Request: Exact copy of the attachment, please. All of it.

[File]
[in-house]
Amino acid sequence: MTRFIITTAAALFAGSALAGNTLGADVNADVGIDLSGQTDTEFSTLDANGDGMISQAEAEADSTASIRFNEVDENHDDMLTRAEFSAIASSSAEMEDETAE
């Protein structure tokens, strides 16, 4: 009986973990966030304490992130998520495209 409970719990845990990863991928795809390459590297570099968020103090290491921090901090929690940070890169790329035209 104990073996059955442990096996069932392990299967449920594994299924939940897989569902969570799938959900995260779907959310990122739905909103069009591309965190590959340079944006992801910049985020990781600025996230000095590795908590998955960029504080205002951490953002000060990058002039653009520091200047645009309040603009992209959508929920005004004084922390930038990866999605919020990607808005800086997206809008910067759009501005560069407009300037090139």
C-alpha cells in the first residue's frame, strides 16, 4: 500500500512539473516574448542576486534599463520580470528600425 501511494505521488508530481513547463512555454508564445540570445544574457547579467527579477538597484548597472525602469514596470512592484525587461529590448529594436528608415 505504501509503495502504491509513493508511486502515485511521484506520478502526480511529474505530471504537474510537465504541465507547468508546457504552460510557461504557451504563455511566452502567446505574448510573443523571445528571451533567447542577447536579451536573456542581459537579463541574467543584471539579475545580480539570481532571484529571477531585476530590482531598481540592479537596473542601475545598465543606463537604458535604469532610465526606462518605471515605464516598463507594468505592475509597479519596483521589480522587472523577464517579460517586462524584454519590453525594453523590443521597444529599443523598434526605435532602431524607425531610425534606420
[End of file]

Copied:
[in-house]
Amino acid sequence: MTRFIITTAAALFAGSALAGNTLGADVNADVGIDLSGQTDTEFSTLDANGDGMISQAEAEADSTASIRFNEVDENHDDMLTRAEFSAIASSSAEMEDETAE
């Protein structure tokens, strides 16, 4: 009986973990966030304490992130998520495209 409970719990845990990863991928795809390459590297570099968020103090290491921090901090929690940070890169790329035209 104990073996059955442990096996069932392990299967449920594994299924939940897989569902969570799938959900995260779907959310990122739905909103069009591309965190590959340079944006992801910049985020990781600025996230000095590795908590998955960029504080205002951490953002000060990058002039653009520091200047645009309040603009992209959508929920005004004084922390930038990866999605919020990607808005800086997206809008910067759009501005560069407009300037090139």
C-alpha cells in the first residue's frame, strides 16, 4: 500500500512539473516574448542576486534599463520580470528600425 501511494505521488508530481513547463512555454508564445540570445544574457547579467527579477538597484548597472525602469514596470512592484525587461529590448529594436528608415 505504501509503495502504491509513493508511486502515485511521484506520478502526480511529474505530471504537474510537465504541465507547468508546457504552460510557461504557451504563455511566452502567446505574448510573443523571445528571451533567447542577447536579451536573456542581459537579463541574467543584471539579475545580480539570481532571484529571477531585476530590482531598481540592479537596473542601475545598465543606463537604458535604469532610465526606462518605471515605464516598463507594468505592475509597479519596483521589480522587472523577464517579460517586462524584454519590453525594453523590443521597444529599443523598434526605435532602431524607425531610425534606420